Don’t ask why…

Screen Shot 2013-09-21 at 9.19.14 PMWhat’s the reason for that? I hear you say. Because quite often you are better to ask pre-suppositional  questions as opposed to accusatory  ones.

The types of questions you ask always depends on the circumstance and your intention. I have found that to have a good set of pre-suppositional questions in my toolkit is invaluable.  The reason I favour this type of question is because the ‘why’ question has a negative connotation, it feels confrontational.

When we are coaching either in a professional context or in the work place, we want to help the coachee to access their own resources. You’re going to have a better chance of doing that if you ask a pre-suppositional question as opposed to a negative ‘why’ question.

Pre-suppositional questions are open-ended, leading questions that communicate a belief or expectation. They ask about the future using language that pre-supposes positive change. They are questions that shape cognitions so that people can see change is happening or has already occurred.  They create a resourceful mood and help develop new views of the situation.

For example: “When you met this problem successfully before, what was the result?” This pre-supposes that the problem has been met before and resolved.  The coachee then thinks about those resolutions, drawing on their own resources and possibly resolving  their own problem.   That’s coaching.  Contrast this to “Why is there a problem? ” You can picture the blank face of the coachee as they struggle to come up with a useful response.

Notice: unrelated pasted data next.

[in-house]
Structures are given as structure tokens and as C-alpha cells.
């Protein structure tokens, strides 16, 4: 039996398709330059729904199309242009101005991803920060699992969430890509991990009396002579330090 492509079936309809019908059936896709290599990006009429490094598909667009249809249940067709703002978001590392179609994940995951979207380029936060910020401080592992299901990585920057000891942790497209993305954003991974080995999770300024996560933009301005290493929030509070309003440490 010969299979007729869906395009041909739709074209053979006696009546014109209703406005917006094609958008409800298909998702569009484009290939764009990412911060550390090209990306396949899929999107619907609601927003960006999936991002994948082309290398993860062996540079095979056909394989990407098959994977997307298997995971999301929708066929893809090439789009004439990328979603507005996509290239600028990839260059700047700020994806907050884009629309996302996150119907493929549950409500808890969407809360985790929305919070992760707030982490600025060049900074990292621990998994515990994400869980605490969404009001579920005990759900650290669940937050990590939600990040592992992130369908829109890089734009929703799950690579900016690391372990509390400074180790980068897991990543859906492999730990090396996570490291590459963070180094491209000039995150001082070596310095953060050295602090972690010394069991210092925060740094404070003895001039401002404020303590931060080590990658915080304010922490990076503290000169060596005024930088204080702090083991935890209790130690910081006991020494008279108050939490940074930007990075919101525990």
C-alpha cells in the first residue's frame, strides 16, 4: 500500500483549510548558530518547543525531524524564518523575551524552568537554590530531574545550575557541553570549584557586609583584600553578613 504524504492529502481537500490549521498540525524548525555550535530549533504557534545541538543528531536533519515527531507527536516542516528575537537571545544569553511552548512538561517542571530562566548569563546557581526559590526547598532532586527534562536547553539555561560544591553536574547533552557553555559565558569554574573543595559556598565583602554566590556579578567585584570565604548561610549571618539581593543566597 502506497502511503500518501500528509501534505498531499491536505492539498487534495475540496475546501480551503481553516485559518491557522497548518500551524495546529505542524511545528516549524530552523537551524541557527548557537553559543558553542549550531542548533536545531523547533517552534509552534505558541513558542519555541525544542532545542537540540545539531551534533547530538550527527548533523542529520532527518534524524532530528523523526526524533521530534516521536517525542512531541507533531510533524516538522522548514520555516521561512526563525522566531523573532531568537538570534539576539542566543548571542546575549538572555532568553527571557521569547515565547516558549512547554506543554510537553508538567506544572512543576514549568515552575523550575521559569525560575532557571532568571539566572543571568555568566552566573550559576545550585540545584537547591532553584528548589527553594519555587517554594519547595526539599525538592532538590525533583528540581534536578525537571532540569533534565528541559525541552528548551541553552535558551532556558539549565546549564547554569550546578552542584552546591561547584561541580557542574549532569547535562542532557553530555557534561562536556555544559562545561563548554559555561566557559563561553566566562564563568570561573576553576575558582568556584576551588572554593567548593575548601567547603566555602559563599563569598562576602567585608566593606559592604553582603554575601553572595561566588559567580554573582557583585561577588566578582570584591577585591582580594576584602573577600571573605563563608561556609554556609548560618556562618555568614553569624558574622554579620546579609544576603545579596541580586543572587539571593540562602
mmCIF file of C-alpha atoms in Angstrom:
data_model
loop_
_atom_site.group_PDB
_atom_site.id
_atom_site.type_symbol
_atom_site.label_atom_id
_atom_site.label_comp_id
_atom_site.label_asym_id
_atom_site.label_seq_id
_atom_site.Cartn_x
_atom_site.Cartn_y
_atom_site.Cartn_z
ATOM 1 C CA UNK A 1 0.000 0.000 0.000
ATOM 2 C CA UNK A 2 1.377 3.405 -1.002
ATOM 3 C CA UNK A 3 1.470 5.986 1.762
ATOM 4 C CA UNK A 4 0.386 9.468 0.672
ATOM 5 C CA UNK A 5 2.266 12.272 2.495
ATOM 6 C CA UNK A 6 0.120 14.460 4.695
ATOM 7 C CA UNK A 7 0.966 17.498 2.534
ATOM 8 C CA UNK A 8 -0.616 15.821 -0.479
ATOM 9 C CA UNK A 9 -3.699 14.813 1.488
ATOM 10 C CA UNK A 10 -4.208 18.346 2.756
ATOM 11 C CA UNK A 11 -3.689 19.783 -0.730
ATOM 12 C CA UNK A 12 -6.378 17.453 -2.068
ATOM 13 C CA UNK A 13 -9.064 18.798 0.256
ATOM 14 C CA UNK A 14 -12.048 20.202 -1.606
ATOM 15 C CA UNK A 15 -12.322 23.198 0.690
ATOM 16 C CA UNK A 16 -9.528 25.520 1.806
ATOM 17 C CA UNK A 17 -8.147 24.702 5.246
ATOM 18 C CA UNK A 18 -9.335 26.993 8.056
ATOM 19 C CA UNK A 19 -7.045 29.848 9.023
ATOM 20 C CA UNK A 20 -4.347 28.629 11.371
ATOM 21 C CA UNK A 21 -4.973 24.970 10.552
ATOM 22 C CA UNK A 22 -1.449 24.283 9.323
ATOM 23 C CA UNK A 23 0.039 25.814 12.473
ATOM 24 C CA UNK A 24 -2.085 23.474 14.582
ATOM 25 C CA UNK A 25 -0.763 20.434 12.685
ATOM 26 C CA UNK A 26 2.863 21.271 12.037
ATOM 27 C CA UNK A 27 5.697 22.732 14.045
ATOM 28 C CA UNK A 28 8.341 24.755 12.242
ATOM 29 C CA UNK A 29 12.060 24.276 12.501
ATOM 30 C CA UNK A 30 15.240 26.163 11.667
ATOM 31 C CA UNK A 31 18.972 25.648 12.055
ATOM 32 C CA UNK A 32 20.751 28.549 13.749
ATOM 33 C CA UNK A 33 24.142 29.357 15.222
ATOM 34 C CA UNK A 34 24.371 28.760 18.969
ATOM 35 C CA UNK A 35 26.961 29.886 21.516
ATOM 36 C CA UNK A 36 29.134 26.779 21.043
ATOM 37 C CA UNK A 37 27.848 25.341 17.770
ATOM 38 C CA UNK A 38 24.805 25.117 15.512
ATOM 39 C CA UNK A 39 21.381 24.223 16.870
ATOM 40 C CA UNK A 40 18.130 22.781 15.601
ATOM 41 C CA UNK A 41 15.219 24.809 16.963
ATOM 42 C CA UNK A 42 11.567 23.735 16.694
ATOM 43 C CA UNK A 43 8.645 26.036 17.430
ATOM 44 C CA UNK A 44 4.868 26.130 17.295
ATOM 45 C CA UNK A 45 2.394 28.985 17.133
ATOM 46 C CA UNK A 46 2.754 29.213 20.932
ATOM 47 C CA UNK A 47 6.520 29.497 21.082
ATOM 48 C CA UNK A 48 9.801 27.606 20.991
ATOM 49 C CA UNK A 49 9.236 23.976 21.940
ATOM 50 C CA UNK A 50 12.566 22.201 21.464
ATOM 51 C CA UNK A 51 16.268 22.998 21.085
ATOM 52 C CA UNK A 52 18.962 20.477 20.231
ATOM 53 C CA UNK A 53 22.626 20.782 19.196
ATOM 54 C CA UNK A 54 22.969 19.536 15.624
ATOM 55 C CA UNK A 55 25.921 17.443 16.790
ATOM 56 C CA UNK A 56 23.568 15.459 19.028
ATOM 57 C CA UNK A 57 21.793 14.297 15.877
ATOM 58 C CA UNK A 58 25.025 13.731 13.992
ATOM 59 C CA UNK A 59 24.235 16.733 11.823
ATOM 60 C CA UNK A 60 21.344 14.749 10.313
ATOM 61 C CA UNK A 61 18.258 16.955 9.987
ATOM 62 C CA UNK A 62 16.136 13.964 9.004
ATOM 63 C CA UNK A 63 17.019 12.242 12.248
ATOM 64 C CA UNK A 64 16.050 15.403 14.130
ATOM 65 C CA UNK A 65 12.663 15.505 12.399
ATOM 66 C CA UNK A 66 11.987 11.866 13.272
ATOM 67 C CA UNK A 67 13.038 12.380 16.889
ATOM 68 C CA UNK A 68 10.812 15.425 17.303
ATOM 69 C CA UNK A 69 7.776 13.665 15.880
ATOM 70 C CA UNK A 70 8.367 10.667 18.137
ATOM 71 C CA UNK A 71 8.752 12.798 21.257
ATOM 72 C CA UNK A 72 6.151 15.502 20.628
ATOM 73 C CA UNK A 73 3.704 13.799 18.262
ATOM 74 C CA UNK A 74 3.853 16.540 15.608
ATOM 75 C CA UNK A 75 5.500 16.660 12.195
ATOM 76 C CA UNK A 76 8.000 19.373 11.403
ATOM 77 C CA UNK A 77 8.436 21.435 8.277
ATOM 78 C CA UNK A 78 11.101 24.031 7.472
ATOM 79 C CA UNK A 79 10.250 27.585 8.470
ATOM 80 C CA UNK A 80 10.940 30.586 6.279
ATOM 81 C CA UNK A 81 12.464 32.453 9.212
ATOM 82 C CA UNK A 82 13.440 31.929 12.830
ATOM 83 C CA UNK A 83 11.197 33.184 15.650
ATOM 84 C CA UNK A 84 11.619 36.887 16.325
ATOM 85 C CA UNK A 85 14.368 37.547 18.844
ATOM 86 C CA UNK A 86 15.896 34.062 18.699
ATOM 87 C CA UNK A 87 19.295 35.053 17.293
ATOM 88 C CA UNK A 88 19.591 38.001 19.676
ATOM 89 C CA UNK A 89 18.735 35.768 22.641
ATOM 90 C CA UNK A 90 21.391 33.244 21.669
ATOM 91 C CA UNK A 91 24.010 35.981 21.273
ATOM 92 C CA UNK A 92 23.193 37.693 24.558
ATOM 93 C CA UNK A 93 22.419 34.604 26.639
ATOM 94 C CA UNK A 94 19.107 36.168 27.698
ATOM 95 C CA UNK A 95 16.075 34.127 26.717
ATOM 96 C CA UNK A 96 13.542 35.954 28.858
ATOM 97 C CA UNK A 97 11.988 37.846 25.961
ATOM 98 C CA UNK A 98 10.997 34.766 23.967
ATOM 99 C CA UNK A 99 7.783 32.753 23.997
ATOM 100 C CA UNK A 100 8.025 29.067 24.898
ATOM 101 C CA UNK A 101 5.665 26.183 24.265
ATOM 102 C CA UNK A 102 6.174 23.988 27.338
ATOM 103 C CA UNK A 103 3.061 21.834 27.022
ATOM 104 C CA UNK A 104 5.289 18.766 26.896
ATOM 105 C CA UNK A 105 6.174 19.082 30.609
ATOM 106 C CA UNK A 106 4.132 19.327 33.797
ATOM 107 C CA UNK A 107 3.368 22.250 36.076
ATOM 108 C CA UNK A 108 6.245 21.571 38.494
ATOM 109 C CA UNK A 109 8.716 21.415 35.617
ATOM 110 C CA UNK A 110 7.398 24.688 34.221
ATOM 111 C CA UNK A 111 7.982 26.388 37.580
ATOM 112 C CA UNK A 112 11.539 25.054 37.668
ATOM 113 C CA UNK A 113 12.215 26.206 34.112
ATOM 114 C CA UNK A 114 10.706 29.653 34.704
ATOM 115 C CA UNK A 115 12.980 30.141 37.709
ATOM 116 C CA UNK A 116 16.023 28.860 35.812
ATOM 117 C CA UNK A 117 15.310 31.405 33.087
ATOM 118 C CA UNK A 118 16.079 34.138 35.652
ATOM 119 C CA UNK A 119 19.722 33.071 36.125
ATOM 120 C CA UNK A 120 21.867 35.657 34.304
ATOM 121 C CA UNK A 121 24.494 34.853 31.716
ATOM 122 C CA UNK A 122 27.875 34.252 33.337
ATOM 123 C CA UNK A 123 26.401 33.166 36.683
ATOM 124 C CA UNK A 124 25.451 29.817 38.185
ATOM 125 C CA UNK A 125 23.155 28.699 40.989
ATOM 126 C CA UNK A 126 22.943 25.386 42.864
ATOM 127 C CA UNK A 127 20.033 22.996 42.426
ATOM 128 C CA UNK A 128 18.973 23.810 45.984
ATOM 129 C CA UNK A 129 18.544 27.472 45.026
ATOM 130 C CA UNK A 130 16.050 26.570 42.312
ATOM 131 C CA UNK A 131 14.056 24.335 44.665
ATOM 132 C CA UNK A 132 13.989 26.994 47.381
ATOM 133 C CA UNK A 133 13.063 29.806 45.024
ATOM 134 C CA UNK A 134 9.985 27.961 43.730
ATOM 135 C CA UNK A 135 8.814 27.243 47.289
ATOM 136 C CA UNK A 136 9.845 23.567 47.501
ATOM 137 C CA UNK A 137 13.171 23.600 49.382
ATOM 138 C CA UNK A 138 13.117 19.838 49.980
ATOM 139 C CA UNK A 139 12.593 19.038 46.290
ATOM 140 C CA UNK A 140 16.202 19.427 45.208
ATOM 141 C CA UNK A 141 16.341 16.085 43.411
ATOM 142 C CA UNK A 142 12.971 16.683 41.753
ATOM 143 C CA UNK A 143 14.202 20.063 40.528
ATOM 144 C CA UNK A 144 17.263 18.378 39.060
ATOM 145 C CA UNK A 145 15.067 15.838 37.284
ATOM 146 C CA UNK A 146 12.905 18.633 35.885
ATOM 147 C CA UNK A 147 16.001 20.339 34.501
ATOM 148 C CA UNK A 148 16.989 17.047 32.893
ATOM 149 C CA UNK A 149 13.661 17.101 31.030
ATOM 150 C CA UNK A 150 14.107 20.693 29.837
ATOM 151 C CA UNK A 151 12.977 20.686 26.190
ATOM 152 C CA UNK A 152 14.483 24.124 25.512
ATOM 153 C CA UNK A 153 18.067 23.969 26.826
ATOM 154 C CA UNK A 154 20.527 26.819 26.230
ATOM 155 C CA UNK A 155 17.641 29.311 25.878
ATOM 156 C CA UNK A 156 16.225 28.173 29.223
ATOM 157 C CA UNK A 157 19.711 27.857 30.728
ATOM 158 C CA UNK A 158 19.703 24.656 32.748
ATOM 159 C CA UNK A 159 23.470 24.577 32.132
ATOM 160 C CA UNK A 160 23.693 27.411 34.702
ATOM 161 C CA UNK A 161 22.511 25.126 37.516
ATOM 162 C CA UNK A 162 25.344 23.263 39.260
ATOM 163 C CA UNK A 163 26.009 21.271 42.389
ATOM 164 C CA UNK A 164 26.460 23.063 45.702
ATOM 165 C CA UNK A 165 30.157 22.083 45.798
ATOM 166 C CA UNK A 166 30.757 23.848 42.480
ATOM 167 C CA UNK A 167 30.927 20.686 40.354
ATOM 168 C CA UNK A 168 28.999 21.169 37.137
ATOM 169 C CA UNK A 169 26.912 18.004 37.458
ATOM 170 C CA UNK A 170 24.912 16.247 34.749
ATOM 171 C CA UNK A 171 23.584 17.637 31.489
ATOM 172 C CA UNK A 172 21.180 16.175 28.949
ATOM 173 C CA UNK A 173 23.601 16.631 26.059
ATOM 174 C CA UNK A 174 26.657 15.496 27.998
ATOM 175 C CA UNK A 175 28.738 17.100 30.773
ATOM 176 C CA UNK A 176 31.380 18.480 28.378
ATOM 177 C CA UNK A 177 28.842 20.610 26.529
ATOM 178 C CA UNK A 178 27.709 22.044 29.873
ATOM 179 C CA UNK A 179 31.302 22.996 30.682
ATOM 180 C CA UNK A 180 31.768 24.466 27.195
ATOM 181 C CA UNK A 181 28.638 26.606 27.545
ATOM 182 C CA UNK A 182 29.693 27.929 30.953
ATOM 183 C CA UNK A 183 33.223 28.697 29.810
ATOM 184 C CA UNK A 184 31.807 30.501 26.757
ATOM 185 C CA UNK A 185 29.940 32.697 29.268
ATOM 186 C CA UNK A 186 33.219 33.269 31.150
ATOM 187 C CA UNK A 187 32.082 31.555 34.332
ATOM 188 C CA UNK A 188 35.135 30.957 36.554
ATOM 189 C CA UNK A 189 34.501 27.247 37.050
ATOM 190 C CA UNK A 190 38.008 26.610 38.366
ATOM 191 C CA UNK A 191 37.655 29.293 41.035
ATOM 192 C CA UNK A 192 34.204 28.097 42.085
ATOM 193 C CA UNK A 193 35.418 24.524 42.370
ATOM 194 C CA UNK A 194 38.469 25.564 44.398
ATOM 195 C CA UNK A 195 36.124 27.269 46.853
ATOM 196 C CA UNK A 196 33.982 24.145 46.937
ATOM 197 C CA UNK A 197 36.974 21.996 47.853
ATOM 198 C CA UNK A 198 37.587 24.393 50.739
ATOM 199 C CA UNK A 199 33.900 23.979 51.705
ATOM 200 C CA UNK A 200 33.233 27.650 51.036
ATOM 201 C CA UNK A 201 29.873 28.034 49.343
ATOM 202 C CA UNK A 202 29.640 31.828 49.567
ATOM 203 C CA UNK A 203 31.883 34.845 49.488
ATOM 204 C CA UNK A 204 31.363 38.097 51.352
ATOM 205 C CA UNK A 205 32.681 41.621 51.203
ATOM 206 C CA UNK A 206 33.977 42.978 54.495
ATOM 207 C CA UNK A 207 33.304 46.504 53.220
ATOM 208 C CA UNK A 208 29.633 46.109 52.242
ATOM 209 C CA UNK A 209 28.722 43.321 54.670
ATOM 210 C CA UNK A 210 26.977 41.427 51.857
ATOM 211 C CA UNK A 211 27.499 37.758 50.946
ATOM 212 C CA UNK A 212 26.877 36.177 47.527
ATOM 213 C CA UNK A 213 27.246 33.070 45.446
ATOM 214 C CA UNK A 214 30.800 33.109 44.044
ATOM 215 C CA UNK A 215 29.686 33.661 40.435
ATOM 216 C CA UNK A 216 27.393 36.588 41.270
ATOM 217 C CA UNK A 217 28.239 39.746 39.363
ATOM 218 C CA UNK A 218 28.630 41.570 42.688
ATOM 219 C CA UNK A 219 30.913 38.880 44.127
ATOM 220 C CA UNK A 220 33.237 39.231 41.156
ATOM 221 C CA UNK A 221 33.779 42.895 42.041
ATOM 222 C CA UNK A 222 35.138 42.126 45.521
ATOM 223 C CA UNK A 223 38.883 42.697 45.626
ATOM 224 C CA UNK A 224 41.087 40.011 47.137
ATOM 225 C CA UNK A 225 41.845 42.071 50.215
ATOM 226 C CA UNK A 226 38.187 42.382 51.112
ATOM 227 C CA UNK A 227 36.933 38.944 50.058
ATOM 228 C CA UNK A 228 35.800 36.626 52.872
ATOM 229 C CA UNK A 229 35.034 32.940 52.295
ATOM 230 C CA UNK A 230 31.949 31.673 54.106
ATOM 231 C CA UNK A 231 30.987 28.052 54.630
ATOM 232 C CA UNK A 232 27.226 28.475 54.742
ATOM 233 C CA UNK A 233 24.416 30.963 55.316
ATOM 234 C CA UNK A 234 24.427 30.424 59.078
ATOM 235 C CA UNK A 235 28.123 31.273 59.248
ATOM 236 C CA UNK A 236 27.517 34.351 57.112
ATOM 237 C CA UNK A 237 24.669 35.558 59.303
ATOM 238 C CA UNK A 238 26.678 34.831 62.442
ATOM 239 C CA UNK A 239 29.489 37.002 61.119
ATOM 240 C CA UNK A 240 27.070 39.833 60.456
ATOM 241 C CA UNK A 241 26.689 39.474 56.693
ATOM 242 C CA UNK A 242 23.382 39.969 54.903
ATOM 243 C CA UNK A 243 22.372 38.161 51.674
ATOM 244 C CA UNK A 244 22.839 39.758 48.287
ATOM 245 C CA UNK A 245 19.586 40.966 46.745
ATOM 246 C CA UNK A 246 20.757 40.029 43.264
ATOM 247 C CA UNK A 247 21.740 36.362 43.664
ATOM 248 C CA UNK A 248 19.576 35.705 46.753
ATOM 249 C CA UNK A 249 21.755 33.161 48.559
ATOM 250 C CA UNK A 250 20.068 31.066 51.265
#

Below I’ve listed some ‘why’ questions and the pre-suppositional version. Say the question out loud and notice the difference.  The Presuppositional version is so much more proactive.  See if you can go a week without asking a ‘why’ question and note the difference.

Why Question Pre-suppositional Question
Why do you have a problem with your job? What job challenges are you facing?
Why is there a problem? When you met this problem successfully before, what was the result?
Why haven’t you given this issue some thought? What is your best thinking about this issue?
Why can’t you accomplish this? How do you account for not being able to accomplish this?
Why didn’t you respond to this issue? How have you responded to this issue?
Why don’t you have time to achieve this? How much time do you have to achieve this?
Why is this personally challenging? What do you find personally challenging about leading this effort, given the results you have to date?

Categories: Coaching

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